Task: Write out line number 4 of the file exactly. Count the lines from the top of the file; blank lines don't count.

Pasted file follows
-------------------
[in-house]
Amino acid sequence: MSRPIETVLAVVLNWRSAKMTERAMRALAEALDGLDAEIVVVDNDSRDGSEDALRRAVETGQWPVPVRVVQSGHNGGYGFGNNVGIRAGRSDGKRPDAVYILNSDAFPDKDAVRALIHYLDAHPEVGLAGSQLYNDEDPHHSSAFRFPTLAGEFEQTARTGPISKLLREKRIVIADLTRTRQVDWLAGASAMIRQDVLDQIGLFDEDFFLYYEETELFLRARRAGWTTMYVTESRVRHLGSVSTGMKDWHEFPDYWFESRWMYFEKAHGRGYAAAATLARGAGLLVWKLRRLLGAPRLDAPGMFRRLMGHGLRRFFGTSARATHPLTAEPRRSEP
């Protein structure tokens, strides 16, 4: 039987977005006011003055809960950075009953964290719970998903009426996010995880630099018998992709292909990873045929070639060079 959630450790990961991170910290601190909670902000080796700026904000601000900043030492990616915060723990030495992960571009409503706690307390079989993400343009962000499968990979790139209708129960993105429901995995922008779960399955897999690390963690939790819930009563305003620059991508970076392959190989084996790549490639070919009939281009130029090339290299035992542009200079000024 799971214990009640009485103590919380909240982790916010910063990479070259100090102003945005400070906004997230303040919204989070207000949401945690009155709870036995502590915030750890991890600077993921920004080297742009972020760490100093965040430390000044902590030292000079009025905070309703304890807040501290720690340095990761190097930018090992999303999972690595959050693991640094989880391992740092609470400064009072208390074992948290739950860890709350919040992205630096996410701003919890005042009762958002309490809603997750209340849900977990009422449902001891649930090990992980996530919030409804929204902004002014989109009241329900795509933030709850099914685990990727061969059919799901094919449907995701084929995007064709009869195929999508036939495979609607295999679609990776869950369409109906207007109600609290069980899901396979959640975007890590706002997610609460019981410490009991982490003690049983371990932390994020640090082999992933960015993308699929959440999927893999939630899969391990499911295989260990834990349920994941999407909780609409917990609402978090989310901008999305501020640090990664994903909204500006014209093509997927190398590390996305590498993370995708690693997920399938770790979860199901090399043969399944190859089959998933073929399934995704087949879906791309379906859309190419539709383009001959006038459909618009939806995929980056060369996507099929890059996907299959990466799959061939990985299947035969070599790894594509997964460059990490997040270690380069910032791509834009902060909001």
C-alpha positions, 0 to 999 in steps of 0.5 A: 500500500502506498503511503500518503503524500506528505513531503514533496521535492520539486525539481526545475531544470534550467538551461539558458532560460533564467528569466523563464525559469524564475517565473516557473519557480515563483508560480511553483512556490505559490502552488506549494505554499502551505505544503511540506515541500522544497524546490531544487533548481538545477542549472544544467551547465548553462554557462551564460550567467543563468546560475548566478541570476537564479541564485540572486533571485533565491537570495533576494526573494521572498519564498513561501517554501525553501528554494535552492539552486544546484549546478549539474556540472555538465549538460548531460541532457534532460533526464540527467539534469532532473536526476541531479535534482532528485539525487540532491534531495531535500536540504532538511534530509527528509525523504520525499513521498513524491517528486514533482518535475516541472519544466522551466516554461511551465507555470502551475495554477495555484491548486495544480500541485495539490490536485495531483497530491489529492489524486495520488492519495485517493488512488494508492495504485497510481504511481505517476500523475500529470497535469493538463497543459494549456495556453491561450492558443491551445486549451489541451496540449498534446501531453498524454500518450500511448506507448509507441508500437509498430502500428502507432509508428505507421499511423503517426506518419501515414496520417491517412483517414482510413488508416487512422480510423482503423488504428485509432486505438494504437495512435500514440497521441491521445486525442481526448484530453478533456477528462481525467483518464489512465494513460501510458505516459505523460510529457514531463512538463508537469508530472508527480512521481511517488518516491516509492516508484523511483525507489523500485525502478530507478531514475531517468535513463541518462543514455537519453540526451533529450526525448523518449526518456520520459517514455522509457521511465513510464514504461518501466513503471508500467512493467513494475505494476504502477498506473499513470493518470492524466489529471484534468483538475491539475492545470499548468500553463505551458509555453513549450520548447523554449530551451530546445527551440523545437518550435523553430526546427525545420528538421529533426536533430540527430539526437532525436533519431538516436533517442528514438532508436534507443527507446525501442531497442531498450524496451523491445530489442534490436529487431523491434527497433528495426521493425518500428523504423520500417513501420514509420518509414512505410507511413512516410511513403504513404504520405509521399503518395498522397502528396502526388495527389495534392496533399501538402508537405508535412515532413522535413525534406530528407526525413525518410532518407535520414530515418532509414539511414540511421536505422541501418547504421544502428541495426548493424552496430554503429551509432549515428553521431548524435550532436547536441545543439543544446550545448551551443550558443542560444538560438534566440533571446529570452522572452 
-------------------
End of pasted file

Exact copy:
C-alpha positions, 0 to 999 in steps of 0.5 A: 500500500502506498503511503500518503503524500506528505513531503514533496521535492520539486525539481526545475531544470534550467538551461539558458532560460533564467528569466523563464525559469524564475517565473516557473519557480515563483508560480511553483512556490505559490502552488506549494505554499502551505505544503511540506515541500522544497524546490531544487533548481538545477542549472544544467551547465548553462554557462551564460550567467543563468546560475548566478541570476537564479541564485540572486533571485533565491537570495533576494526573494521572498519564498513561501517554501525553501528554494535552492539552486544546484549546478549539474556540472555538465549538460548531460541532457534532460533526464540527467539534469532532473536526476541531479535534482532528485539525487540532491534531495531535500536540504532538511534530509527528509525523504520525499513521498513524491517528486514533482518535475516541472519544466522551466516554461511551465507555470502551475495554477495555484491548486495544480500541485495539490490536485495531483497530491489529492489524486495520488492519495485517493488512488494508492495504485497510481504511481505517476500523475500529470497535469493538463497543459494549456495556453491561450492558443491551445486549451489541451496540449498534446501531453498524454500518450500511448506507448509507441508500437509498430502500428502507432509508428505507421499511423503517426506518419501515414496520417491517412483517414482510413488508416487512422480510423482503423488504428485509432486505438494504437495512435500514440497521441491521445486525442481526448484530453478533456477528462481525467483518464489512465494513460501510458505516459505523460510529457514531463512538463508537469508530472508527480512521481511517488518516491516509492516508484523511483525507489523500485525502478530507478531514475531517468535513463541518462543514455537519453540526451533529450526525448523518449526518456520520459517514455522509457521511465513510464514504461518501466513503471508500467512493467513494475505494476504502477498506473499513470493518470492524466489529471484534468483538475491539475492545470499548468500553463505551458509555453513549450520548447523554449530551451530546445527551440523545437518550435523553430526546427525545420528538421529533426536533430540527430539526437532525436533519431538516436533517442528514438532508436534507443527507446525501442531497442531498450524496451523491445530489442534490436529487431523491434527497433528495426521493425518500428523504423520500417513501420514509420518509414512505410507511413512516410511513403504513404504520405509521399503518395498522397502528396502526388495527389495534392496533399501538402508537405508535412515532413522535413525534406530528407526525413525518410532518407535520414530515418532509414539511414540511421536505422541501418547504421544502428541495426548493424552496430554503429551509432549515428553521431548524435550532436547536441545543439543544446550545448551551443550558443542560444538560438534566440533571446529570452522572452 